Case in focus: Service of documents

A recent case illustrates a practical approach to the challenge of effecting good service upon a peripatetic respondent

The case

Lobo vs Corich & Anor [2017]. Before Mr Justice Stuart-Smith in the Technology and Construction Court. Judgment delivered 21 June 2017.

The facts

During May 2010 Emile Lobo engaged Robert Corich to carry out building works at a property in Chelsea.

In the contract particulars Corich’s address for notices in writing was given as 7 Gunter Grove, London.

On 14 April 2014 Lobo delivered by hand termination notices to 7 Gunter Grove and to 25 Gunter Grove and 183 Chatsworth Court, Kensington, being residences that Lobo believed were used by Corich.

In accordance with the contract termination procedure, on 15 January 2016 the architect issued a certificate indicating that Corich owed Lobo over £600,000. The certificate was sent by post and subsequently hand delivered
to all three residential addresses.

Lobo commenced adjudication in September 2016. The notice of adjudication and the referral were delivered to the three addresses and also sent by email to four email addresses that Corich had used previously, with the subject heading “Adjudication: Lobo vs Corich”.

Corich did not participate in the adjudication or in Lobo’s subsequent enforcement proceedings which were served by hand at 7 and 25 Gunter Grove on 18 January 2017.

On 8 February 2017 Lobo obtained summary judgment for £630,000 plus costs. The judgment was delivered by post to 25 Gunter Grove and by email to the four email addresses. Lobo then obtained an interim charging order on 25 Gunter Grove and the order was delivered by post to 25 Gunter Grove on 1 March 2017 and sent by email to the same four email addresses previously used.

On 27 March 2017 Corich issued a Part 8 application to set aside the adjudicator’s decision on grounds that, as he had never been properly notified of the adjudication, a breach of natural justice had occurred.

Corich also issued an application in Lobo’s enforcement proceedings that the charging order be set aside or the proceedings stayed pending the Part 8 application.

The issue

Were there sufficient grounds to justify setting aside the adjudication decision and the enforcement judgment?

The decision

While Corich acknowledged that he had frequently used the four email addresses to which documents had been sent, the judge did not accept his explanation that he only replied to those emails to which he thought he needed to reply to without looking at the subject headings. The judge also said he was in no doubt that Corich should have been aware of the documents that were served by post and by hand at 25 Gunter Grove where no explanation had been given as to why all of the documents delivered should have gone missing. The judge concluded that Corich had taken a conscious decision to not open the emails and to not look at the documents physically delivered.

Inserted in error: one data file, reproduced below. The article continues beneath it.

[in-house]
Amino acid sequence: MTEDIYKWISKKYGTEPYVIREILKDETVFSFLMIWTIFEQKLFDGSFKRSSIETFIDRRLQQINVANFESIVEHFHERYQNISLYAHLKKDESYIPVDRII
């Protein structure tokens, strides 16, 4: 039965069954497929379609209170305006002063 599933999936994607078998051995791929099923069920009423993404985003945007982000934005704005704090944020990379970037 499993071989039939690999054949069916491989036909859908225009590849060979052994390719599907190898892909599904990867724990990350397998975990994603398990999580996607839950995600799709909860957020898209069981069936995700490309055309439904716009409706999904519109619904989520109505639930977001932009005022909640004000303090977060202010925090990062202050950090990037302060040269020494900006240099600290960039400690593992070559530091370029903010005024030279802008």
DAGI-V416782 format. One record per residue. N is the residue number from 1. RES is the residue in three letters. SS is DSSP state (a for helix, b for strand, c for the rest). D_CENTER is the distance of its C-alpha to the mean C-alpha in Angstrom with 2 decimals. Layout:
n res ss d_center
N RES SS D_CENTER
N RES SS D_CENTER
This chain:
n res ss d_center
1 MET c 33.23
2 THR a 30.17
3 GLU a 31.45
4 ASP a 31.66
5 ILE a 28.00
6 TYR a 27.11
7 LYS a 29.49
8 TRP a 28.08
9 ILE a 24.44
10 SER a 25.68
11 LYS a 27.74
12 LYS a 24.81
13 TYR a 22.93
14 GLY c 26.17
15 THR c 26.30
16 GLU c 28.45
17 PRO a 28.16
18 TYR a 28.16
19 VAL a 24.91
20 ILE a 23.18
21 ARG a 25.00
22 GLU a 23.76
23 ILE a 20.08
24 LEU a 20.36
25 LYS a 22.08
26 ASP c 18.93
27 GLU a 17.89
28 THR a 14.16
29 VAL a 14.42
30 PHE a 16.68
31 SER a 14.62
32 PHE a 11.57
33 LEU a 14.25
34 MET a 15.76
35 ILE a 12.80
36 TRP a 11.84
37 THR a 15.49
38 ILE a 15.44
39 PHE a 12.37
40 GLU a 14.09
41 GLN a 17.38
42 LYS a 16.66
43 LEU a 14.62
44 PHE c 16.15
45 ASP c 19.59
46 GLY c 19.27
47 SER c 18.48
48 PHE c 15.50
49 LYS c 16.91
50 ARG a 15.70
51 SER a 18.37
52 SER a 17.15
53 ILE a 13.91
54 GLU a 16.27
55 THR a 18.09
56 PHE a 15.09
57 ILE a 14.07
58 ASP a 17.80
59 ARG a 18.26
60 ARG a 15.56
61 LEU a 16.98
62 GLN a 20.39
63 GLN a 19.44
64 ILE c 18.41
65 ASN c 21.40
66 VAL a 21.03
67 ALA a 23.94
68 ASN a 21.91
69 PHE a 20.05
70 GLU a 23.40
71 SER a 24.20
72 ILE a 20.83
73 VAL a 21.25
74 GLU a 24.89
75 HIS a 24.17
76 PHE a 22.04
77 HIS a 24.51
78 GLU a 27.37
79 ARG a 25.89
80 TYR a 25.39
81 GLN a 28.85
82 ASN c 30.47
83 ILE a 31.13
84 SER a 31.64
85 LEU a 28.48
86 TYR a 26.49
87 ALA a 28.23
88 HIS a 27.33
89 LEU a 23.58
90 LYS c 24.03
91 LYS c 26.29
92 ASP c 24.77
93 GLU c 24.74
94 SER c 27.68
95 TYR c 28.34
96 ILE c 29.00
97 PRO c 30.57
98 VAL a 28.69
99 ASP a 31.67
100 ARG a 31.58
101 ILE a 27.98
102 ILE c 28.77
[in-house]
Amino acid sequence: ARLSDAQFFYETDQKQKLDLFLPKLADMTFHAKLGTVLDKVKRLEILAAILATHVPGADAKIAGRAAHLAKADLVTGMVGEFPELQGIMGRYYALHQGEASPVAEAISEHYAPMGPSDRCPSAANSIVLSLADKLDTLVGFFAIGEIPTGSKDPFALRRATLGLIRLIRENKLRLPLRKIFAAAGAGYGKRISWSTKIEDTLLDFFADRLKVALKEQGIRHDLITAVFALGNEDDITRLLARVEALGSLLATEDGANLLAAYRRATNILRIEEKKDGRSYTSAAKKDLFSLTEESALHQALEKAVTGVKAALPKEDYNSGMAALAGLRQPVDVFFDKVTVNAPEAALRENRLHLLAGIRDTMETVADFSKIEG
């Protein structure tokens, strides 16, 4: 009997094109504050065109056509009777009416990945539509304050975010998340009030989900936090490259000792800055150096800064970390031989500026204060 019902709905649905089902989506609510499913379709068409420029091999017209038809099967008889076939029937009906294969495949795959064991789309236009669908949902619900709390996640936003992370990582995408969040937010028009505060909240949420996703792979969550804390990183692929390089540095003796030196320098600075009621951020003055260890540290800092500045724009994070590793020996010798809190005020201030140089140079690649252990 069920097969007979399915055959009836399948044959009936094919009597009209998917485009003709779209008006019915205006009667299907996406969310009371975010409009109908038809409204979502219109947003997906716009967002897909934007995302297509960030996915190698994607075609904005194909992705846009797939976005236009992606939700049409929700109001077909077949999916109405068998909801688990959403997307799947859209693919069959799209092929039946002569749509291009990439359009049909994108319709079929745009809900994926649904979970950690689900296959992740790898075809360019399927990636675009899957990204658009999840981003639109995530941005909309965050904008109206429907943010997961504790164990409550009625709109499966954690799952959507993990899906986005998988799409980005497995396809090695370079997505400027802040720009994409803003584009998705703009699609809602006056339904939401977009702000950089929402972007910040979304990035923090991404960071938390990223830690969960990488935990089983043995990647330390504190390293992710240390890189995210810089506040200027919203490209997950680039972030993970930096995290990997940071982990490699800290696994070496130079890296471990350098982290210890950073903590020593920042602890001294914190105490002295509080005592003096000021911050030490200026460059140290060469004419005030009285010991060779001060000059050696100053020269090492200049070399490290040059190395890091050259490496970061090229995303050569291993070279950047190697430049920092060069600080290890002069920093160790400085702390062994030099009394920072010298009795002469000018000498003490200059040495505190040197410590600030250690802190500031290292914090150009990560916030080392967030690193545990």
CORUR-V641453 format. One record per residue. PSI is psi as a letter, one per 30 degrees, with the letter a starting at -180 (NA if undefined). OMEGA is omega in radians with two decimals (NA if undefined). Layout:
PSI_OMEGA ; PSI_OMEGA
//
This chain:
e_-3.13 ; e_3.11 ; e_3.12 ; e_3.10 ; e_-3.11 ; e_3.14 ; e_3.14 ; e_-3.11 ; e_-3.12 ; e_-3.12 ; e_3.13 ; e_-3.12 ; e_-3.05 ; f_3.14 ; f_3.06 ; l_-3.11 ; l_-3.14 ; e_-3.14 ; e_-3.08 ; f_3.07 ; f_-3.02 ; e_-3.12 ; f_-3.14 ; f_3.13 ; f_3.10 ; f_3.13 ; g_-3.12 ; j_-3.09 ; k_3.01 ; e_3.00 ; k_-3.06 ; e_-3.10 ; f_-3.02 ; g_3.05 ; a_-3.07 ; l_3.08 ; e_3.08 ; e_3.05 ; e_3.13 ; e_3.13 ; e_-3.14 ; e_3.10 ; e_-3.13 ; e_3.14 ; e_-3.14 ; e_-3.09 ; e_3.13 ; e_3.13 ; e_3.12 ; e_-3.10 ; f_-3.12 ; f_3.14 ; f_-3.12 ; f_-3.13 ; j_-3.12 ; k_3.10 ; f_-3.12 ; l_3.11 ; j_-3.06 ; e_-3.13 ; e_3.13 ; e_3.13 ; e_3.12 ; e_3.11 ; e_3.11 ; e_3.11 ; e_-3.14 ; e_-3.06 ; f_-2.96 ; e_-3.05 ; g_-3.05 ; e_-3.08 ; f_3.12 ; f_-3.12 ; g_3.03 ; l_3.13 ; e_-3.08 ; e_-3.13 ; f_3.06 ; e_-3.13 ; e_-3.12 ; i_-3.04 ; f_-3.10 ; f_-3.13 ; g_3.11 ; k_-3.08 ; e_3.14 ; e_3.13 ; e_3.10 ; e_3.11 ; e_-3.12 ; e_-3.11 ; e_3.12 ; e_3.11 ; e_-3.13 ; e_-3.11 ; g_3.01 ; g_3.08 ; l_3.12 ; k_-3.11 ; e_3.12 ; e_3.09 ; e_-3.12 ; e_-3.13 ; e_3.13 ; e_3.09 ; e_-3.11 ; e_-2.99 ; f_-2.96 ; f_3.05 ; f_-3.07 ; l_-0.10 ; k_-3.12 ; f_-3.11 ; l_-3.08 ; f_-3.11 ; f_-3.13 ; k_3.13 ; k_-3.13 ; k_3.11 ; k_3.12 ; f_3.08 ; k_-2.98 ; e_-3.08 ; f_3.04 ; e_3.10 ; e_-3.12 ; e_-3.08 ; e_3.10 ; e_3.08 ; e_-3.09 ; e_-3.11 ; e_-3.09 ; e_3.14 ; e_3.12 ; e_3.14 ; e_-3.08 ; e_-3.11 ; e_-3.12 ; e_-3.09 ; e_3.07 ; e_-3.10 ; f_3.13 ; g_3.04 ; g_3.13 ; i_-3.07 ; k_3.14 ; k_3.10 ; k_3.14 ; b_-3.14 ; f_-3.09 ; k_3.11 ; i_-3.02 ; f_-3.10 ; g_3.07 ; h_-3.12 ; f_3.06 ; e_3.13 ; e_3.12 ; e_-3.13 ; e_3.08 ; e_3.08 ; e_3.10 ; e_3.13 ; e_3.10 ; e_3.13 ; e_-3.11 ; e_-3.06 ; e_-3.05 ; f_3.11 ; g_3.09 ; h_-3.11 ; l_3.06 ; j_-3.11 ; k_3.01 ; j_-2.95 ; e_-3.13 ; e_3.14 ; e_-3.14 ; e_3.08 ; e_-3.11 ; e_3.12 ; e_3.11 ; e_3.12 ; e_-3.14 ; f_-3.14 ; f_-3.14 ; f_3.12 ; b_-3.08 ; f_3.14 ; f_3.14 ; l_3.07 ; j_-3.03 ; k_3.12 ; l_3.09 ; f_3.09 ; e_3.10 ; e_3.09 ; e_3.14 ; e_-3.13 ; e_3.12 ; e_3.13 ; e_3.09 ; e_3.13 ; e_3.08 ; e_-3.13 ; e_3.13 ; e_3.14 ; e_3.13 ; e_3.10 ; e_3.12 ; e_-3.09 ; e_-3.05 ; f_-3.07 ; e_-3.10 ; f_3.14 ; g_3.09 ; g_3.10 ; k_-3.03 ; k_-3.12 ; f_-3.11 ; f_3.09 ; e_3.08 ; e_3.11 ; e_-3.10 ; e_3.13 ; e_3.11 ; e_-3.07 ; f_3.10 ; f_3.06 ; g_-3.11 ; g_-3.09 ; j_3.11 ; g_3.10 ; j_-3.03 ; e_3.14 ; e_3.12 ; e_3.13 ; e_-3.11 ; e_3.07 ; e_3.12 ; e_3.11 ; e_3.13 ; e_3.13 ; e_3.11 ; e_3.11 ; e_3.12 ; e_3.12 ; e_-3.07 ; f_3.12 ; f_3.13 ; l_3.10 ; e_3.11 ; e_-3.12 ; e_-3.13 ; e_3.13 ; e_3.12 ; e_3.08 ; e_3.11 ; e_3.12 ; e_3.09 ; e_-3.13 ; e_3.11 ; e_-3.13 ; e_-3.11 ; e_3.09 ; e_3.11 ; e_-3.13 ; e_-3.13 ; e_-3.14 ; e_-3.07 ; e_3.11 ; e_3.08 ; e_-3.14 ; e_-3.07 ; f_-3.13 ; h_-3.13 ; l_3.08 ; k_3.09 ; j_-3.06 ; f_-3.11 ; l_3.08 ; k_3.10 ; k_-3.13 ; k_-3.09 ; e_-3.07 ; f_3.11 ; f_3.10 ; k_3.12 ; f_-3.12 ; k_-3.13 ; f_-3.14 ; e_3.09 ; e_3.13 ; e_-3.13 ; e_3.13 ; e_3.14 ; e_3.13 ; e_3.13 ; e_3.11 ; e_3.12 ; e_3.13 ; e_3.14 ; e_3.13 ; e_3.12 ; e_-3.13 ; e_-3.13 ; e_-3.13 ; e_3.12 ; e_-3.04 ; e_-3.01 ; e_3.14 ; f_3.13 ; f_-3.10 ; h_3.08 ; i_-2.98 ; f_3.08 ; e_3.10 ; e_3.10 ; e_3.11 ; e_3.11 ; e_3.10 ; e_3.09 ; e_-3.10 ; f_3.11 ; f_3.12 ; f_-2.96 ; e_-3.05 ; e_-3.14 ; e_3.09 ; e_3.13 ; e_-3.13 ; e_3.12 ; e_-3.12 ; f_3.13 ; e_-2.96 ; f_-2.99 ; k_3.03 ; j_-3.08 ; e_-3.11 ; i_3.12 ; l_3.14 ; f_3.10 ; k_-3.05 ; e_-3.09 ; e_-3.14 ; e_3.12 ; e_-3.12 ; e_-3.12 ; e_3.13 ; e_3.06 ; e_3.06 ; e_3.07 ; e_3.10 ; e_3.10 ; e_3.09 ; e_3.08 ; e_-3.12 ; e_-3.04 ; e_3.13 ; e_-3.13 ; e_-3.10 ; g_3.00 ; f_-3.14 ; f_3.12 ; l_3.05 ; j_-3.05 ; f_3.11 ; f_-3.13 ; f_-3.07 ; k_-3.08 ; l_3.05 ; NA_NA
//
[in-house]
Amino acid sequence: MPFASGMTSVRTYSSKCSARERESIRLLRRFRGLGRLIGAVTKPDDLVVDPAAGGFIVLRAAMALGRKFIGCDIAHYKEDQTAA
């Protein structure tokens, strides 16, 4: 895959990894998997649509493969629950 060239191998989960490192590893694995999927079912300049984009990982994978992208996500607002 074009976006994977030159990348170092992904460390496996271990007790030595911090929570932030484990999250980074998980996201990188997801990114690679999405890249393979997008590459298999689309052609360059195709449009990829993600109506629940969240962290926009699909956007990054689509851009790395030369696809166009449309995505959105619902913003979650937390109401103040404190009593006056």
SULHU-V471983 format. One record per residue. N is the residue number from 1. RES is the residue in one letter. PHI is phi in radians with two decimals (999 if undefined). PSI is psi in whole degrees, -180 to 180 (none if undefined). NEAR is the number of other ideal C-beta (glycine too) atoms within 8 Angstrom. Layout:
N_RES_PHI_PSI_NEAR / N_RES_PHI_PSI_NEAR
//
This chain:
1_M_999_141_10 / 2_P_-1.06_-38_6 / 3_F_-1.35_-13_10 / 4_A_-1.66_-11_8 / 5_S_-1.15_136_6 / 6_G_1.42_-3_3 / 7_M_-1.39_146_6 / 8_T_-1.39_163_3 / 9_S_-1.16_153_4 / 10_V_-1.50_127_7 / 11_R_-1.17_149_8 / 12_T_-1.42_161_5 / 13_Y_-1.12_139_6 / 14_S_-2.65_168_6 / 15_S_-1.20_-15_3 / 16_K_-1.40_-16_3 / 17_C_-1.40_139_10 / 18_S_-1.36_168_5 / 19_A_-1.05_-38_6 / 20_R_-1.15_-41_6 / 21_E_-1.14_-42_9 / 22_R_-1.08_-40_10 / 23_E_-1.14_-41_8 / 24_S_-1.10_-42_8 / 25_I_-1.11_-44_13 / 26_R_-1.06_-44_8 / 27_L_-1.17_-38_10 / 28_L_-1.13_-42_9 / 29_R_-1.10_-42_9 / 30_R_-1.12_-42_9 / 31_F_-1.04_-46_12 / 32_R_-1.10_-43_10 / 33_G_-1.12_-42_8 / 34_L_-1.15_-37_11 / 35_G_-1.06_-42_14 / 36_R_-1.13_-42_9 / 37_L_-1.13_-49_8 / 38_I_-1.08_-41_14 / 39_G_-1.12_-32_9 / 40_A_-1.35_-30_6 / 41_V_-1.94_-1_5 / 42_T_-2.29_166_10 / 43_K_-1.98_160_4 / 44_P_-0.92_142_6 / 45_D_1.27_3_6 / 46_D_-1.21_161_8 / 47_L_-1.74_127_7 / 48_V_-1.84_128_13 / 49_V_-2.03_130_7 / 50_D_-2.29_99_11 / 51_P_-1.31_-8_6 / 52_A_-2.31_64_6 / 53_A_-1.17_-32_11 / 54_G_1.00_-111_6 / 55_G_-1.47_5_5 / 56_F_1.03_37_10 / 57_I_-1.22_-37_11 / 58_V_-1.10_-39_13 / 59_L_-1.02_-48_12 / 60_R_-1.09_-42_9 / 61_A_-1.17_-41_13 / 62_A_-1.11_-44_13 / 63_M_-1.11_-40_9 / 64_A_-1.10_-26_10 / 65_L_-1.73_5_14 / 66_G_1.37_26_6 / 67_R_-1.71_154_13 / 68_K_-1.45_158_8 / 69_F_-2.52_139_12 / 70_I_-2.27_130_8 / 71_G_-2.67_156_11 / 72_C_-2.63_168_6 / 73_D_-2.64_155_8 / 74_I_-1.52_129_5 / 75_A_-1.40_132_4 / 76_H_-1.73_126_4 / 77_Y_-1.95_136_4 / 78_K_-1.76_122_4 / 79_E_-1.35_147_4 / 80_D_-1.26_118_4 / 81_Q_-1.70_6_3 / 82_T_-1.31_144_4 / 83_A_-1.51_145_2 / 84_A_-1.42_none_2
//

In the absence of any specific agreement between the parties, then s.115(3) of the Construction Act required service by any effective means. On the facts 25 Gunter Grove was an effective address for service because it was Corich’s most reliable address throughout the period and there had been no statement from Corich that he would not receive correspondence at that address. Therefore the notice of adjudication and the referral were effectively served and the adjudication was properly constituted.

Similarly, the enforcement proceedings were properly served at 25 Gunter Grove which comprised Corich’s usual or last known place of residence and was the place with which he had the closest residential connection. There was no reason to believe that Corich no longer resided there.

Where all of the relevant documents had been duly served upon Corich, there could be no suggestion of a breach of natural justice or procedural unfairness so there were no grounds for challenging the adjudicator’s decision, for setting aside the judgment or for granting a stay of the proceedings.

Commentary

The judge considered the differing requirements for the service of documents in adjudication and in court proceedings. In either case, where the respondent’s location is uncertain, the claimant would be well advised to take extra steps to ensure good service.

Here, Lobo’s approach of delivering documents to three postal addresses and four email accounts was successful but the judgment suggests that where genuine doubt remains, the prudent claimant should seek confirmation that the respondent has received the relevant documents.

Ted Lowery is a partner in Fenwick Elliott

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